But in the Grand Sierra Resort Hotel where we stayed in Reno, we actually saw many cowboys suitable for the cover of romance novels. The Reno rodeo was underway when we arrived. This is one of the top rodeos in the nation, with cowboys from all over the country and many from Canada, Mexico, and South America. There were no paunches among these lanky examples of Western horsemanship. They were, without exception, tall, slim, and muscled. They were the bull riders, the bareback riders, the calf ropers, and the bulldoggers. And they walked through the casino and the hotel dining spots with beautiful women on their arms. And I don’t mean just good looking. These were beautiful women, tall and perfectly proportioned. Where did these hunks and hunkettes come from? Go figure.

We also took a couple of day trips. The first was a drive South through Carson City and Minden and up a sheer cliff called the Kingsbury Grade to Tahoe. From there, we drove U.S. 50 back to Carson City where we turned North on U.S. 395 to Reno. A couple of things impressed me on this trip. The scenery is spectacular. The snow-capped Sierras served as a backdrop to the Carson Valley, Western Nevada’s premier farming and ranching area. Minden, a beautiful town of about 3,000 people and the county seat of Douglas County, has become a preferred retirement location for Californians, sometimes derisively referred to as “Calis” among Nevadans because their numbers have driven up the price of real estate.

Tahoe was at one and the same time a beautiful location that evoked a mixture of awe and disappointment. The area has been over developed, bringing with its condos and homes and crappy looking malls, traffic woes second to no other scenic visiting spot. Oddly, or not as you choose to look at the situation, most of the license plates on cars speeding like bats out of hell when an opportunity presented itself were from California. My nephew, a one-time house electrician for one of the big casinos, once told me that he moved to Tahoe to get away from the traffic, pollution, and crime of the Bay Area only to find them almost as bad around Tahoe. Besides, he said, the temptations were great. There were enough ready, willing, and able good looking girls hanging around the casinos on any given night to tempt John the Baptist.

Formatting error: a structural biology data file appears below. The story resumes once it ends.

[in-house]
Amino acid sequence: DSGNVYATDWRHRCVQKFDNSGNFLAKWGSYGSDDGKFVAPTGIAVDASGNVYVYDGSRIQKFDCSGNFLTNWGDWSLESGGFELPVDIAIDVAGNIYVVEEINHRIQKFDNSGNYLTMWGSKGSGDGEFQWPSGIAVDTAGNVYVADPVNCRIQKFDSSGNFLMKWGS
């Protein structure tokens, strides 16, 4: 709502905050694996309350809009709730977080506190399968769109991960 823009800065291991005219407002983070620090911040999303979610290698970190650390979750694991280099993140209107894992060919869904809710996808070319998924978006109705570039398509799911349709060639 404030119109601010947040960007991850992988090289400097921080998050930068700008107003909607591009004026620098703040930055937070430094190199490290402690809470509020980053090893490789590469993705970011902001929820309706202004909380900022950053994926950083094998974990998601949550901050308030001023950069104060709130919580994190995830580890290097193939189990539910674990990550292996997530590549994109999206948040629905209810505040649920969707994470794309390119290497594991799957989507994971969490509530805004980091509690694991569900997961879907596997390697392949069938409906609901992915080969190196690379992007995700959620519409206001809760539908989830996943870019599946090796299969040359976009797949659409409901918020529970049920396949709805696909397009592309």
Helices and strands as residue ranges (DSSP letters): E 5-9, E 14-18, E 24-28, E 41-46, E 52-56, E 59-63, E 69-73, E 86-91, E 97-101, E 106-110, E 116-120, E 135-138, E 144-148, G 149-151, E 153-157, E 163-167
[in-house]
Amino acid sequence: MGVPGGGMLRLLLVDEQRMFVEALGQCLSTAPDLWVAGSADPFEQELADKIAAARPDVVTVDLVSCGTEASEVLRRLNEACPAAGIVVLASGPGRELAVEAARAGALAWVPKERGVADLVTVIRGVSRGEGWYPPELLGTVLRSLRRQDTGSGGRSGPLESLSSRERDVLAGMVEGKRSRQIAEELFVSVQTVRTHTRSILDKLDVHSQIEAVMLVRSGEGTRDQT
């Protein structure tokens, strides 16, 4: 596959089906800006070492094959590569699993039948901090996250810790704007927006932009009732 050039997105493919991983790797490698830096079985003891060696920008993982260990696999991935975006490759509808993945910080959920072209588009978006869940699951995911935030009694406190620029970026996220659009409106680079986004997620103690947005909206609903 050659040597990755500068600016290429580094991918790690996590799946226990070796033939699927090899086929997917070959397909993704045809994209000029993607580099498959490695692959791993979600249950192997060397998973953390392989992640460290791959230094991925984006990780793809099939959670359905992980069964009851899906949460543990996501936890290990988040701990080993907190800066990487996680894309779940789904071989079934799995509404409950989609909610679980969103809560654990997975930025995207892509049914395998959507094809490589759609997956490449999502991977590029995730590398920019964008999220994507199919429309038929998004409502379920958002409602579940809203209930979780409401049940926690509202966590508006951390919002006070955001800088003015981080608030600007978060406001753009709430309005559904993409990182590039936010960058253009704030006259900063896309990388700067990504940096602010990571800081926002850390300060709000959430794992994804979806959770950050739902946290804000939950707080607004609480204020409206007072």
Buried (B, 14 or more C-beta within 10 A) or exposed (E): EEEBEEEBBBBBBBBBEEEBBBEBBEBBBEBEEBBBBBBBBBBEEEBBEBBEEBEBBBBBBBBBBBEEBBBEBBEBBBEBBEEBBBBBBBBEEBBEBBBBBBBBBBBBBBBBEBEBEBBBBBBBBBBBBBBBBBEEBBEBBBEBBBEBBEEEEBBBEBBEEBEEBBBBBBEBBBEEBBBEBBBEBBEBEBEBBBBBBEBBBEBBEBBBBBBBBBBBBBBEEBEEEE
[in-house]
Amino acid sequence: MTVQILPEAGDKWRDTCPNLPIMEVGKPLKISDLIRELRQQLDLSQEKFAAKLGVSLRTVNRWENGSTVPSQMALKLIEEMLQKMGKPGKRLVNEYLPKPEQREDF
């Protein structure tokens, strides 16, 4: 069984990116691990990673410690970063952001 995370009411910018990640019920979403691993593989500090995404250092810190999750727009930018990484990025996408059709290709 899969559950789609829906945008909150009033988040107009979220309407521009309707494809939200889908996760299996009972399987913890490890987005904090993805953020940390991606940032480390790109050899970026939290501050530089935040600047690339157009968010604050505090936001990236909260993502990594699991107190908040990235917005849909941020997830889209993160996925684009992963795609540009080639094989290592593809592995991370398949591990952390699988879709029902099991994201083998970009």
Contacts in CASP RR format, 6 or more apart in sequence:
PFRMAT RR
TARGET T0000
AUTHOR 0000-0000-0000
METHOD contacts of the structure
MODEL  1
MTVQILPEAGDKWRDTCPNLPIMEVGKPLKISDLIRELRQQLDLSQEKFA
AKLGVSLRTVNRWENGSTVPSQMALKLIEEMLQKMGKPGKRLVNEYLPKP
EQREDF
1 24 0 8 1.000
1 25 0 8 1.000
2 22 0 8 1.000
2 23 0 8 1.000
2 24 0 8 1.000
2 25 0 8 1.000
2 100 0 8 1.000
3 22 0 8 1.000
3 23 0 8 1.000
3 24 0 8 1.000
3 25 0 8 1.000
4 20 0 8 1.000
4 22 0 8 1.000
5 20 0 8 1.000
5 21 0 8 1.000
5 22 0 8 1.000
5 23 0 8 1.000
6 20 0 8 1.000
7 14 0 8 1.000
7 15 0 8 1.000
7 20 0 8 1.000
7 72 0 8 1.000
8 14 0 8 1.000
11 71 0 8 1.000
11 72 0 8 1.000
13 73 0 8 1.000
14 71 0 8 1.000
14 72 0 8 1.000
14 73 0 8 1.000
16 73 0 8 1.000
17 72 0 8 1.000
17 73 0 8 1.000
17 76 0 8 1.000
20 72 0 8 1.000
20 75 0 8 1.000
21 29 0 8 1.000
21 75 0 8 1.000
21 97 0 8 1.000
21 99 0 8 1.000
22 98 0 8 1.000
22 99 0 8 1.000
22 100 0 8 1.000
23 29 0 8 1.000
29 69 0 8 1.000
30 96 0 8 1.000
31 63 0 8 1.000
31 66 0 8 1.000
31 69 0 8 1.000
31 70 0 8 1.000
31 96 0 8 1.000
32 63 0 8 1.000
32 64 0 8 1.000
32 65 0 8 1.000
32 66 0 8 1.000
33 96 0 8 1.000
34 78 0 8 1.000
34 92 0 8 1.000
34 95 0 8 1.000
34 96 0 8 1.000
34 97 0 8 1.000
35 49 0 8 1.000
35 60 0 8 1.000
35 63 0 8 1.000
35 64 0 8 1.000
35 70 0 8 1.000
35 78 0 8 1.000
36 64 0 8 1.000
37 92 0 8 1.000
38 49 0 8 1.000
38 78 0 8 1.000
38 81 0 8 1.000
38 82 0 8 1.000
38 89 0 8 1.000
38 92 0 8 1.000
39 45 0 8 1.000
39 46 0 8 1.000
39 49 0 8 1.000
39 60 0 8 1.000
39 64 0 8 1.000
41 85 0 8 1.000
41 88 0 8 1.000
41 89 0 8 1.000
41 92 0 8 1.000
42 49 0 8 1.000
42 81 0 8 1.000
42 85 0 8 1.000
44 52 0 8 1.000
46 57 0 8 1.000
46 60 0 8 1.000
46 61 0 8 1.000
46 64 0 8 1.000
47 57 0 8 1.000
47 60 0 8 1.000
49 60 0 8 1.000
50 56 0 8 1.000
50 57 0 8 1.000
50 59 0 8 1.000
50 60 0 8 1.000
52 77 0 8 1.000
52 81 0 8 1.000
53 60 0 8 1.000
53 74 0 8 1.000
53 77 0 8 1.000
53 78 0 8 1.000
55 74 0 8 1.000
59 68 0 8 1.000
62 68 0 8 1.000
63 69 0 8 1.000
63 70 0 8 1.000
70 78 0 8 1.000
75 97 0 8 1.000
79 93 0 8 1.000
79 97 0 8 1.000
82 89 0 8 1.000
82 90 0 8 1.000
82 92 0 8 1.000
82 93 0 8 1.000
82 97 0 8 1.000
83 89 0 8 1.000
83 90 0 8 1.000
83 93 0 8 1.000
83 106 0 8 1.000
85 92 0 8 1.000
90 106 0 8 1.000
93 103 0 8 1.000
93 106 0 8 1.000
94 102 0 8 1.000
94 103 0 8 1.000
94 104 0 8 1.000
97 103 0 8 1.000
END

Our second daytrip was a straight run East across the Nevada desert to Lovelock and Winnemucca. From Winnemucca, we took a short drive North on U.S. 95 until we reached Nevada 290, which led us to Paradise Valley, a small ranching community often described as a “ghost town.” We had our reasons for visiting each of these. My mother lived in Lovelock when she was young and I just wanted to see the town. From what I could tell, it probably hadn’t changed much since she lived in it, with the exception of a gas station, a MacDonald’s, and a convenience store at the off ramp to I-40. Before we left for Winnemucca, we drove out of town on a dirt road where we saw about four cows and a lizard sunning itself on a fence post.